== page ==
It is never too late to give up our prejudices. -- Henry David Thoreau
On November 3, 2015, 66 percent of the voters in Houston, Texas, the fourth largest city in the United States, defeated HERO, the Houston Equal Rights Ordinance. The socially conservative voters who showed up to say no to equal rights are calling their win a hit out of the park, but after further review, we can anticipate it will be memorialized as a long and disappointing foul.
HERO would have and should have prohibited discrimination in employment, housing and public accommodation on the basis of race, age, gender, pregnancy, religion, sexual orientation, gender identity, disability or military status. As the voters cast out gender non-conforming and trans persons, they also cast out many of us who are persons of color, older than 65, having babies, probably not Christian identified, lesbian, gay or bi, disabled or just back from a third tour serving and protecting our country.
They chose to protect almost no one in order to exclude gender identity from the protections of HERO. I am proud of those who said that they would not pass the ordinance unless it contained protection for trans and gender non-conforming people. Pro-HERO advocates lost this skirmish but they will win the war.
Houston Unites (pro-HERO) expressed deep disappointment in the scare tactics anti-LGBT (and particularly anti-transgender) groups used to incite and rally the socially conservative majority.
The defeat of the ordinance sends a clear message that discrimination is ok in Houston. And, where discrimination is so publicly sanctioned for any, it will be committed against many. Sadly, the Lt. Governor of Texas personally funded $70,000 of the anti-gay campaign sending a message to young Texans that officials can use their power and privilege in elected offices to bring harm to those they are called to protect.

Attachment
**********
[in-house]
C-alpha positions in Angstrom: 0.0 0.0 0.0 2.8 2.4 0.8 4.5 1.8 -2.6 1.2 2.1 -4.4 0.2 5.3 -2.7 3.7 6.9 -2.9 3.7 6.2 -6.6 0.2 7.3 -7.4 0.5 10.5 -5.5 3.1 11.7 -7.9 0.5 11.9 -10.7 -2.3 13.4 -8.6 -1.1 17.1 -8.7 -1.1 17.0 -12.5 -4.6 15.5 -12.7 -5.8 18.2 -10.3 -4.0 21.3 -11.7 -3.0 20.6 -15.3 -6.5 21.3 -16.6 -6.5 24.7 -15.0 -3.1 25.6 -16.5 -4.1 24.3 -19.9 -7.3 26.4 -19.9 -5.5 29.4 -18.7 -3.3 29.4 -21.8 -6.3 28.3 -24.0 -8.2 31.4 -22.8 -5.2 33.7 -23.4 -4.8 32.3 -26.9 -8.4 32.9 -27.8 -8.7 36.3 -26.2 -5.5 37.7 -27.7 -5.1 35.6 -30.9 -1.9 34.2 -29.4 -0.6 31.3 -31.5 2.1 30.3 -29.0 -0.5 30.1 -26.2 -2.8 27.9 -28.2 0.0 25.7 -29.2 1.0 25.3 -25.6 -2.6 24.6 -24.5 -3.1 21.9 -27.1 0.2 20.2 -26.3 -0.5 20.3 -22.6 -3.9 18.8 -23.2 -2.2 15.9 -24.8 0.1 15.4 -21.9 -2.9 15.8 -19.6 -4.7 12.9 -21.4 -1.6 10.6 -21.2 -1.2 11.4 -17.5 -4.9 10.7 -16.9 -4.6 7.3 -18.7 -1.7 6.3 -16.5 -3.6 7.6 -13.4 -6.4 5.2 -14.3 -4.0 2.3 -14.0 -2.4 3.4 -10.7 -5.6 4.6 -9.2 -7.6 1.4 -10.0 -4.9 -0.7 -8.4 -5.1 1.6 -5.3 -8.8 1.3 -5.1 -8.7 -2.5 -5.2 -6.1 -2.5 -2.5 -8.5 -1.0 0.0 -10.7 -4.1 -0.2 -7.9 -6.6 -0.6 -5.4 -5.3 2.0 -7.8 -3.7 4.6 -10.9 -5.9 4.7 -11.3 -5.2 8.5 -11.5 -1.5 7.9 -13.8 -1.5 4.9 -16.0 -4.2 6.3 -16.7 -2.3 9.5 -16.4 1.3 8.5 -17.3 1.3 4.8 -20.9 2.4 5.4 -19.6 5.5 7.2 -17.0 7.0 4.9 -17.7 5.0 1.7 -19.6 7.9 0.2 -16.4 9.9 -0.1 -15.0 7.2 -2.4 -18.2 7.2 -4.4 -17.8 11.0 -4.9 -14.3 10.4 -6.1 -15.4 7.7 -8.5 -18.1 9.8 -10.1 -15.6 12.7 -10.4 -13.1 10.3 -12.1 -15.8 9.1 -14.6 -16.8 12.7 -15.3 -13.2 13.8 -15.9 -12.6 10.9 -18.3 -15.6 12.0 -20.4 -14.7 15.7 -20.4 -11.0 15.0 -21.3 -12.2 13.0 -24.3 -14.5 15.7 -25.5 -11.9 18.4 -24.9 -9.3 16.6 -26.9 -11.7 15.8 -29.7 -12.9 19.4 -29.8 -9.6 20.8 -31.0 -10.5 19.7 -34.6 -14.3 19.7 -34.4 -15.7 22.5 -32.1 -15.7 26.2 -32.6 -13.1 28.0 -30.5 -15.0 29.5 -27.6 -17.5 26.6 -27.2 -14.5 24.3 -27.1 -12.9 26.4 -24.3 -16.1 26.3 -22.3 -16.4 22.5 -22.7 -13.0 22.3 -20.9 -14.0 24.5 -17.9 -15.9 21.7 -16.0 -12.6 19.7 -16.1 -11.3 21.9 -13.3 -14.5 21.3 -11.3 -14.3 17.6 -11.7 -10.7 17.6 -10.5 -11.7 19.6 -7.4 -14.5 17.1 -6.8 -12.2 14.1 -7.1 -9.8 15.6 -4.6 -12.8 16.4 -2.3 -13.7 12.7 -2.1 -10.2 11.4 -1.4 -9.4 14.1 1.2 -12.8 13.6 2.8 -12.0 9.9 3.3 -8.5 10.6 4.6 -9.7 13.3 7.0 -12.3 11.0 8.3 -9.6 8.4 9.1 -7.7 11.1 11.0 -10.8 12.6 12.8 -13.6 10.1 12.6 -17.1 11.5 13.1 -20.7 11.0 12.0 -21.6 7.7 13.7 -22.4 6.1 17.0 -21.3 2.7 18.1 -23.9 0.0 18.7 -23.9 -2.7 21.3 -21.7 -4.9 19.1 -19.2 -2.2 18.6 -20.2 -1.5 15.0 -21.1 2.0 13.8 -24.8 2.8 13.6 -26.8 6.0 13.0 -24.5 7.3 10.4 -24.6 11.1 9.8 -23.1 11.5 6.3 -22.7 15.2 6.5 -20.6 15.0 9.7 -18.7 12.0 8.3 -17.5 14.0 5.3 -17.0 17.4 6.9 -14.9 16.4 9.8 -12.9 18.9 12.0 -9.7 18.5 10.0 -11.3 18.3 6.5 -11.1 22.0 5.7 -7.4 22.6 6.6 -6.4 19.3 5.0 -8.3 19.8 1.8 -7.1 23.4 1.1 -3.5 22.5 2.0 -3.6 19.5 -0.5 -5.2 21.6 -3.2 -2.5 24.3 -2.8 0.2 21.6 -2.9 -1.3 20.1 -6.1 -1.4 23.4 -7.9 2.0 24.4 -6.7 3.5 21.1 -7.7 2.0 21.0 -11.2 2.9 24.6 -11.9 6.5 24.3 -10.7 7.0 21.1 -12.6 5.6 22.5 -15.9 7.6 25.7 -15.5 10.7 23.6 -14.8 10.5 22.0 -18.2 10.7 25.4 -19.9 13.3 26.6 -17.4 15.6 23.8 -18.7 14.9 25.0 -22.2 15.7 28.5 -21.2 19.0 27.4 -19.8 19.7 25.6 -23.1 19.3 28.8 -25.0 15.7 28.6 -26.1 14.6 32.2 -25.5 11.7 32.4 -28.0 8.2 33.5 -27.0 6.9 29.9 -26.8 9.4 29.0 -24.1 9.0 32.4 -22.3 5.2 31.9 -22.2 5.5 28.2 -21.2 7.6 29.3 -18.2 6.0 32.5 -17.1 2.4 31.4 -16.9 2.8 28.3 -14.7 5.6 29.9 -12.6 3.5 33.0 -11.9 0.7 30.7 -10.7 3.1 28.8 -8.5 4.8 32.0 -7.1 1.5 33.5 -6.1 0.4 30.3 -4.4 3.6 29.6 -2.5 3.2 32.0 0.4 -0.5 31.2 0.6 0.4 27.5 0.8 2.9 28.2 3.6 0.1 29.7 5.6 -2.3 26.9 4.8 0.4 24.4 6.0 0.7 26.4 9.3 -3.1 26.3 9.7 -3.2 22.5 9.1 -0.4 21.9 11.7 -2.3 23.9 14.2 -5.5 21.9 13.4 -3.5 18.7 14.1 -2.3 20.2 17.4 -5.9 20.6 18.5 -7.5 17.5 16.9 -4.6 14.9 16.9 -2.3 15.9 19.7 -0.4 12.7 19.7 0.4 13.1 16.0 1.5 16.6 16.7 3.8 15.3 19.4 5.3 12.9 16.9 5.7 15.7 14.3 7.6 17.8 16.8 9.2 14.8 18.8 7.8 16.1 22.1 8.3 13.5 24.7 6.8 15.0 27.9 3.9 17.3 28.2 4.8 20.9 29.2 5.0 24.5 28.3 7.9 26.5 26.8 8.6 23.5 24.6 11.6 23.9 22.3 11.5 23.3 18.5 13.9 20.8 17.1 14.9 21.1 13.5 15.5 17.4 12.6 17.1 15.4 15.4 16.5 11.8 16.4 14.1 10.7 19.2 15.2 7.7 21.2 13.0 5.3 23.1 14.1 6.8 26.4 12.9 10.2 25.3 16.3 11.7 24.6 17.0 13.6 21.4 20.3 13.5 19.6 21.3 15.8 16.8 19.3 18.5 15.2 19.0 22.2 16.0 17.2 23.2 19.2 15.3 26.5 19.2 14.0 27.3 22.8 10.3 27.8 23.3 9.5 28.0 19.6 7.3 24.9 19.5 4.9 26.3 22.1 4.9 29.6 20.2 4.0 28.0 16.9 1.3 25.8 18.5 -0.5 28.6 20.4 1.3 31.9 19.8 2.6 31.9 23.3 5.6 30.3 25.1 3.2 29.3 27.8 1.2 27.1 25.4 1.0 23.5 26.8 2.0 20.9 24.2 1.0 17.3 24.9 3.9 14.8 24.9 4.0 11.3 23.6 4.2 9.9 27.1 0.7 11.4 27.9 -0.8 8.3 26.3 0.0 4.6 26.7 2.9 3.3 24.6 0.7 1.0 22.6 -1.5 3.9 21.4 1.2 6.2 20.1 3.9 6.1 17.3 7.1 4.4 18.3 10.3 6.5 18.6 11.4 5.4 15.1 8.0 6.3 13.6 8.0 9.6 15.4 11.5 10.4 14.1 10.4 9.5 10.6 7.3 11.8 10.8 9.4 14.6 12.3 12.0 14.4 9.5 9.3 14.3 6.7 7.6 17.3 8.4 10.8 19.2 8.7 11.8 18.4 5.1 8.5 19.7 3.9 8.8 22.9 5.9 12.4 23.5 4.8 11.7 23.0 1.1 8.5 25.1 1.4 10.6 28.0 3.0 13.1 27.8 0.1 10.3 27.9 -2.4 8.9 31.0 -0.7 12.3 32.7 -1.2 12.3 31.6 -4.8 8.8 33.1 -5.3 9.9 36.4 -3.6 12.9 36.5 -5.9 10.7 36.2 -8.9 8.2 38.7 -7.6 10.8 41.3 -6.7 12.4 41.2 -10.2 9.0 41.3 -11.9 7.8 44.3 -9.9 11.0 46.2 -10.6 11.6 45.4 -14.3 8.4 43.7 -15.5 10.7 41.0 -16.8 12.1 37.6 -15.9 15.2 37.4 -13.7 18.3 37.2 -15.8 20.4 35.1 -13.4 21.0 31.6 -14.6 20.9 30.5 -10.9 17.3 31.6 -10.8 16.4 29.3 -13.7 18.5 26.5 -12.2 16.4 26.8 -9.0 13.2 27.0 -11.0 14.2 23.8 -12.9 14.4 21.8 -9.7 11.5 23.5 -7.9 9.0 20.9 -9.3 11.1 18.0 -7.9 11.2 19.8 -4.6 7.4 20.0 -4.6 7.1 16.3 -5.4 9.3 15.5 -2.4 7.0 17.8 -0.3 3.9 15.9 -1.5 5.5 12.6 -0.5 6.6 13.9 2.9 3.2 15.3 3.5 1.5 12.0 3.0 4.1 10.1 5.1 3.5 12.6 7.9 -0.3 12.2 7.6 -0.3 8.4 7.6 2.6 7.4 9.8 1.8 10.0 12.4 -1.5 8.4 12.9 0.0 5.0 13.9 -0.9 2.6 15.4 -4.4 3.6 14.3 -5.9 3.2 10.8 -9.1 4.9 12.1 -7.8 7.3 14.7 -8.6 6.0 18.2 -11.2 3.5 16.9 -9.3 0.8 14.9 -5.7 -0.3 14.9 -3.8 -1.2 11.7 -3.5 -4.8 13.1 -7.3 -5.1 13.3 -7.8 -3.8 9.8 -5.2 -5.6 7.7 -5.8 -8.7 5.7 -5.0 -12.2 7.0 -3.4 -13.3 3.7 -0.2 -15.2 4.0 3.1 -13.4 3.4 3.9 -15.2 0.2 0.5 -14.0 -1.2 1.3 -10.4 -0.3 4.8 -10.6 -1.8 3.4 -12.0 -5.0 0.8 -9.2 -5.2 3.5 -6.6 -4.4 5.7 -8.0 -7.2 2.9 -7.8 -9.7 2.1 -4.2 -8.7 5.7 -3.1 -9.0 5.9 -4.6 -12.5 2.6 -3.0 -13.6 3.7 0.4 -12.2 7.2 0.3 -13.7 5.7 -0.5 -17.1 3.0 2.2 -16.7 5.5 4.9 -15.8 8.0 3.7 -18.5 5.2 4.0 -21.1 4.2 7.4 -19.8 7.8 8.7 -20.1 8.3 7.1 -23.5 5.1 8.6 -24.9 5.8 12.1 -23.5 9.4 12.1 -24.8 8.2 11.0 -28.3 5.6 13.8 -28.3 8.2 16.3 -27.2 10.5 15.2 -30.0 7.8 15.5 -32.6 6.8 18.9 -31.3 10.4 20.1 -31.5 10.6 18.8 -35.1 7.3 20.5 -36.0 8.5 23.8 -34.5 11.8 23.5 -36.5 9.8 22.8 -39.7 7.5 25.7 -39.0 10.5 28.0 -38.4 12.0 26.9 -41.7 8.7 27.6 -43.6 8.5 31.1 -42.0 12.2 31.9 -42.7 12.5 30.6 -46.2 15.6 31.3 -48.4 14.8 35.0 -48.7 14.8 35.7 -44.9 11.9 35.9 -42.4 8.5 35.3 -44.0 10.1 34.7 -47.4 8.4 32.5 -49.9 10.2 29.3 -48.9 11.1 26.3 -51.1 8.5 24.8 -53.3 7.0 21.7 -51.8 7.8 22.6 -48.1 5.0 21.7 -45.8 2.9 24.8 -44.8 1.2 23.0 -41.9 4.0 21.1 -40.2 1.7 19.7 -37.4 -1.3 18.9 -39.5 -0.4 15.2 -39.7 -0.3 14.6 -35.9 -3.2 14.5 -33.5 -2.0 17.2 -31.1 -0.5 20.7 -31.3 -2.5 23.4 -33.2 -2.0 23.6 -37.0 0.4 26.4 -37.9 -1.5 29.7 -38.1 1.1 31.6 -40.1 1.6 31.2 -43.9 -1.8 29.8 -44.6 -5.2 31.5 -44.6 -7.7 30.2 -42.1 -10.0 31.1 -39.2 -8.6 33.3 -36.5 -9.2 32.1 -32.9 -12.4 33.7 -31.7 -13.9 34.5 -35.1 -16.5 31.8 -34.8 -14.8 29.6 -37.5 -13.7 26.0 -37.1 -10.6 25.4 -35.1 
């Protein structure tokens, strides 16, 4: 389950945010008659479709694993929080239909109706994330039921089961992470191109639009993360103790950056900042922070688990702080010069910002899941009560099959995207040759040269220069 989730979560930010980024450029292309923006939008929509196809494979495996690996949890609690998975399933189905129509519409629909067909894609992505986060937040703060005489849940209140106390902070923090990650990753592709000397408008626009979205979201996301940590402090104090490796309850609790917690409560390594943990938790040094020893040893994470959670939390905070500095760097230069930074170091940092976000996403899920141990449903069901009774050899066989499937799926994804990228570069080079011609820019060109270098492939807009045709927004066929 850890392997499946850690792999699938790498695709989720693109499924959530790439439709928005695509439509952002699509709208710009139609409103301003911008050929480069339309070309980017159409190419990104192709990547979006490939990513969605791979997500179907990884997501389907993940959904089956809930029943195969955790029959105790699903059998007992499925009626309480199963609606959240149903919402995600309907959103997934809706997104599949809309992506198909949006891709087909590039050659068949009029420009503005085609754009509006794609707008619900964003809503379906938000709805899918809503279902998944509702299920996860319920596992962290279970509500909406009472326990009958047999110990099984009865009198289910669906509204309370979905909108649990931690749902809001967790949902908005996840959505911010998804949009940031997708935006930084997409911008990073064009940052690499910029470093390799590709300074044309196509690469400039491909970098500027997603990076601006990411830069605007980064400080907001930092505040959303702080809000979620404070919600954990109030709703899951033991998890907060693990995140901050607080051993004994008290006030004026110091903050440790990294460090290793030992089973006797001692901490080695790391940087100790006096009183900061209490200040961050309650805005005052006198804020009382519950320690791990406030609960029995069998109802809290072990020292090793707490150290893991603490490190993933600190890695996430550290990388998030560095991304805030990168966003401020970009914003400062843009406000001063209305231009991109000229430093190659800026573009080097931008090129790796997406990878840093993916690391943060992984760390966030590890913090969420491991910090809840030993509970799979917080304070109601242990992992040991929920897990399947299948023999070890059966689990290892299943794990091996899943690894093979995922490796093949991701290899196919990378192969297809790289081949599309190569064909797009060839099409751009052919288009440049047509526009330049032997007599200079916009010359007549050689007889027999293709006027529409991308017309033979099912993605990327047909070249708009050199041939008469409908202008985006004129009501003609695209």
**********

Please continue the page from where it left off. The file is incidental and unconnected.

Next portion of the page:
Houston Unites (pro-HERO), including ACLU of Texas, Equality Texas, NAACP Houston Branch, Texas Freedom Network, Freedom for All Americans and the Human Rights Campaign, said:
We will continue telling the stories of Houstonians whose lives would be better off because of HERO...We've learned some important lessons, as well...we must remember that all of us are stronger when we stand together, speaking up with one voice for protections like those in HERO, rather than allowing those who oppose fairness and equality to divide us.
These are good recommendations for all of us, including those of us far removed from the heart of Texas.
I work for ACPA--College Student Educators International, a long-tenured (91 year-old) higher education association in Washington, DC. In theory and by reputation, we are typically far removed from the radical religious right in the Bible Belt of Texas. But, in fact, we are not distant enough to avoid the negative impact of the Houston City Council on our members.
ACPA is currently contracted to hold its Annual Convention in Houston in 2018. We are officially asking our exhibition provider to determine what legal remedies we can recommend to our ACPA Governing Board to attempt release from our obligations in Houston if HERO or its equivalent ordinance is not achieved in Houston before 2018.
The bigotry and misinformation that was spread about people who are transgender, in particular, was egregious. There are 200 other major cities in America who extend equal rights protections to all of their residents and visitors. We hope they remain steadfast in their commitment to organizing their communities around human dignity.
A majority of Houston voters have expressed their willingness to discriminate against trans identified persons and most of the rest of us. They do not represent the majority of Houston residents. The voters had their turn. Now we must each find a way to express our unwillingness to join them.
There is one red line that we should not cross. It is a commitment to human rights, the respect of the dignity of the human being. There should be no compromises. -- Angela Merkel